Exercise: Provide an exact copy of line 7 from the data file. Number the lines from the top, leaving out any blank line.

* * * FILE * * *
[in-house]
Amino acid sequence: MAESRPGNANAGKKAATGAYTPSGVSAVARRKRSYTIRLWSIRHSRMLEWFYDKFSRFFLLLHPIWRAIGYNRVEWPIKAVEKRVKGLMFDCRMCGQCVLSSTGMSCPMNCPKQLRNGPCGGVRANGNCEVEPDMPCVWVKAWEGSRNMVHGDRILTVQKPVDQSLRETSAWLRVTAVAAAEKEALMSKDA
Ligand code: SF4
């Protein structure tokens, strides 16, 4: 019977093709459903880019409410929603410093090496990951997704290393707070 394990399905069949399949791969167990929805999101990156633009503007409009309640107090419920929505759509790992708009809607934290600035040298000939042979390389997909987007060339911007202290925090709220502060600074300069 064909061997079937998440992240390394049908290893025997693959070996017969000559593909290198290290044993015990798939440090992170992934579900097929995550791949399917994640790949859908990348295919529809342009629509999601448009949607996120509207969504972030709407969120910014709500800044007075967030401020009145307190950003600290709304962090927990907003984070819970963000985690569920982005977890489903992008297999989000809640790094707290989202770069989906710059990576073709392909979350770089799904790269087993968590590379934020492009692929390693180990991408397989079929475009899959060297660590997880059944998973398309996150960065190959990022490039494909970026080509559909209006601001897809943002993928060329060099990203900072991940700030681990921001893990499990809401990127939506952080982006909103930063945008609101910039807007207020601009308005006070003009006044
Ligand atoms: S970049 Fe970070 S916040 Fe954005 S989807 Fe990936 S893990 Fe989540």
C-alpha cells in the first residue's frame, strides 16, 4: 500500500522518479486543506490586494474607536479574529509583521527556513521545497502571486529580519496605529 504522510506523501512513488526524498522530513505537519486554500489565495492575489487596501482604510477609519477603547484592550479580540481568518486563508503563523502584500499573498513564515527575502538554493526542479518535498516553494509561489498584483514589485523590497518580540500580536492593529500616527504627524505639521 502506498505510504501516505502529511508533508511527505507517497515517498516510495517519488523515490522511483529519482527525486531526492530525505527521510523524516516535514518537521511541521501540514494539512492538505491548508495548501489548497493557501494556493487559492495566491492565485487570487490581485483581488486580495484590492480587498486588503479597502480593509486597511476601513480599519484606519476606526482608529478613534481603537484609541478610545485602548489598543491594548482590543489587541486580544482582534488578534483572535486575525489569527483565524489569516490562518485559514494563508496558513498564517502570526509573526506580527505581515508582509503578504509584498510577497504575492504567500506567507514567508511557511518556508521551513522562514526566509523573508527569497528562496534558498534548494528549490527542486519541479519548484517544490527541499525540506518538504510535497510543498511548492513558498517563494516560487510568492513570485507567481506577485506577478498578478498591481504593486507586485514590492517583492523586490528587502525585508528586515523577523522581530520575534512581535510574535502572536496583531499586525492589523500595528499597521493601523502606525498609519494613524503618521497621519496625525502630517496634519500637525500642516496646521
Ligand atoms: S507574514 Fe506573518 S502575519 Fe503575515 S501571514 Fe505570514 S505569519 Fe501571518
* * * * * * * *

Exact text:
Ligand atoms: S507574514 Fe506573518 S502575519 Fe503575515 S501571514 Fe505570514 S505569519 Fe501571518